Georgia’s film and television industry generated more than $7 billion in economic impact during the past fiscal year, according to figures announced by Gov. Nathan Deal on Tuesday.
Some of that impact came right here in Hall County.
The old Regions Bank in downtown Gainesville transformed into a post office in April for filming of a portion of the major motion picture “Baby Driver,” which stars Kevin Spacey, Jamie Foxx and Jon Hamm. It was unclear if those stars were among those who filmed in Gainesville.
Nonetheless, the film set for a March 17, 2017, release is the most high-profile project to film in the old bank.
“After being coerced into working for a crime boss, a young getaway driver finds himself taking part in a heist doomed to fail,” reads the movie’s IMDb.com summary.
Jon Bernthal also stars in “Baby Driver,” and the film features rising young stars Lily James, who played the title character in 2015’s “Cinderella,” and Ansel Elgort of “The Fault in Our Stars” and “Divergent.” Elgort plays the title character.
Heather Taylor, listing agent and property manager for the bank property, managed by 111 Green Street LLC, has previously lauded the film industry’s interest in the property.
“It brings a lot of attention to the building that otherwise has been sitting unused for a while,” Taylor said. “We’ve had interest from possible tenants. We appreciate the film industry.”
Tim Evans, vice president of economic development for the Greater Hall Chamber of Commerce, said Georgia has a great reputation in the film industry, and while much of that is centered near Hartsfield-Jackson International Airport in Atlanta, the industry’s presence also extends to smaller communities like Hall County.
“We’re just thrilled to have those projects consider the community,” Evans said. “It only adds to what makes Gainesville, Hall County and Northeast Georgia a special place. It gives people another reason to come see the community.”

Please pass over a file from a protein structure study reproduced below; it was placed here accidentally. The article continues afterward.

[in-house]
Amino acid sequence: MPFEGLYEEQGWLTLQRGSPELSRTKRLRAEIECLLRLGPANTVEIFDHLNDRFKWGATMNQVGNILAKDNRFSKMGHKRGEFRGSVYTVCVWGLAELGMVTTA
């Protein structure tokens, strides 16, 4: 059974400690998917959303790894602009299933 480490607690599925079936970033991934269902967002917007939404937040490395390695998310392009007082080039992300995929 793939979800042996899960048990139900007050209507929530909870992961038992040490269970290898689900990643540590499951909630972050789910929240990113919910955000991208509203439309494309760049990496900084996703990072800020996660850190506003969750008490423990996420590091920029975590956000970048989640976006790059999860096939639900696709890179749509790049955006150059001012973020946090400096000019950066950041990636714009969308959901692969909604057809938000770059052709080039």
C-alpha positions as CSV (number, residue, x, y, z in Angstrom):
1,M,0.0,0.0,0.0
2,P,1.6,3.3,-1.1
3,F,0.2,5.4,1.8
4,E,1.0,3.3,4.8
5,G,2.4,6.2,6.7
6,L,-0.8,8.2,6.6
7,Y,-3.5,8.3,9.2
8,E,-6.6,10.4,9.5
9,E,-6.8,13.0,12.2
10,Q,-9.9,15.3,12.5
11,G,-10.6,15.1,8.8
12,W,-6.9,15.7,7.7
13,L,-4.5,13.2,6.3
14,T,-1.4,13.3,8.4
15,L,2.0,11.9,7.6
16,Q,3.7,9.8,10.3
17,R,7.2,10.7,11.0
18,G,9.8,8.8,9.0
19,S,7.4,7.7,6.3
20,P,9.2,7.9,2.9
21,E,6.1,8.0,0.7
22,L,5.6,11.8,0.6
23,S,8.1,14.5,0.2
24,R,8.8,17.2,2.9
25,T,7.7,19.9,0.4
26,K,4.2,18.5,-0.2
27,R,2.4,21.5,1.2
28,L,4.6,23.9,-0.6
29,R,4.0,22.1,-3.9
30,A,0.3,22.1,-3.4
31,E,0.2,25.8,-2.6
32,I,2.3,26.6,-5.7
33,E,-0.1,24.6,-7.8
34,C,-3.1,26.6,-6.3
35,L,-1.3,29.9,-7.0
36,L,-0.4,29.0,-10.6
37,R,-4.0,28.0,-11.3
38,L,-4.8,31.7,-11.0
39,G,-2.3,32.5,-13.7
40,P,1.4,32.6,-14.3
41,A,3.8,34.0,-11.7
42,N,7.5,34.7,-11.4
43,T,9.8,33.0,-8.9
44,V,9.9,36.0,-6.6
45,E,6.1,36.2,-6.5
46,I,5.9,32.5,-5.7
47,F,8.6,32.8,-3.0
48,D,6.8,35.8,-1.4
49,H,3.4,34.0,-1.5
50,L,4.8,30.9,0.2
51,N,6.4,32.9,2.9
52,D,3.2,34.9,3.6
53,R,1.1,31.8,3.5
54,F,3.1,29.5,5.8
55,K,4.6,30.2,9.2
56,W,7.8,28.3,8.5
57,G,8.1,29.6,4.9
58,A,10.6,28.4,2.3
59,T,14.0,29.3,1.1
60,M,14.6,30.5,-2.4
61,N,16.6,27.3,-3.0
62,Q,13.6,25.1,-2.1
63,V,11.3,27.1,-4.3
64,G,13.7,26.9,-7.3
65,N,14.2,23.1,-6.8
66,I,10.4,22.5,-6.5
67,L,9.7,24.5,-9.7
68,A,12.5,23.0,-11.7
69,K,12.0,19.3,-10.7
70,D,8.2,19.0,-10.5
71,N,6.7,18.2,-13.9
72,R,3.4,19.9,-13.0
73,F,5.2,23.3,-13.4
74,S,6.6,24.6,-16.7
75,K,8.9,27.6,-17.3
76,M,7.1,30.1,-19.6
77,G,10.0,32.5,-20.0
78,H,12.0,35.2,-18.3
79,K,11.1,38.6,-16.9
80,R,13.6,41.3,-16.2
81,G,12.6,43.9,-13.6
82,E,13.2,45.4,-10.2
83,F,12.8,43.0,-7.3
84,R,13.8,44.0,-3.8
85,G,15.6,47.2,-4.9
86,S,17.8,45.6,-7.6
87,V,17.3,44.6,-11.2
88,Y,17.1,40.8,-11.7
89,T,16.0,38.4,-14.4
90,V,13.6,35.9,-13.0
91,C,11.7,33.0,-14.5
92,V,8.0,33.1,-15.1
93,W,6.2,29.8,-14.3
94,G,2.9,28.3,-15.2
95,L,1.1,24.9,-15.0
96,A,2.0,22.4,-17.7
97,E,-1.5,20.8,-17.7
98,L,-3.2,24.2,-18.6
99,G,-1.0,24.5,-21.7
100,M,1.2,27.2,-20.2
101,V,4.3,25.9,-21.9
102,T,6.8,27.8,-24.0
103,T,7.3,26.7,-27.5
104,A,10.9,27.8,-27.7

Two other projects filmed at the old Regions Bank earlier this year.
“Thank You for Your Service,” a movie about soldiers coping with post-traumatic stress disorder, shot a scene in the downtown Gainesville building in February. That film is being produced by Amblin Entertainment, which was founded by Steven Spielberg.
The History Channel also came to Brenau University in July 2015 to film part of its special “Roanoke: Search for the Lost Colony.” The production filmed scenes that pertain to the Dare Stones — a collection of historic artifacts housed at the local university.
A series of rocks chiseled with messages allegedly from the Lost Colony of Roanoke in North Carolina, the tombstone-sized relics have been in Brenau’s possession for nearly eight decades.
Deal revealed the latest numbers in a news release Tuesday, saying filmmakers spent more than $2 billion in the state making movies, television shows and commercials.
That spending created an overall impact on the state’s economy of over $7 billion in the past fiscal year, which ended June 30.
Georgia Department of Economic Development spokeswoman Lee Thomas says the figures are staggering and are the highest they’ve ever been.
Movie producers are attracted to Georgia’s big, state tax breaks for filmmakers.
Thomas says because of the increase in productions filmed here, the state is compiling a new study to compare the costs of the tax breaks with the overall economic benefits to the state.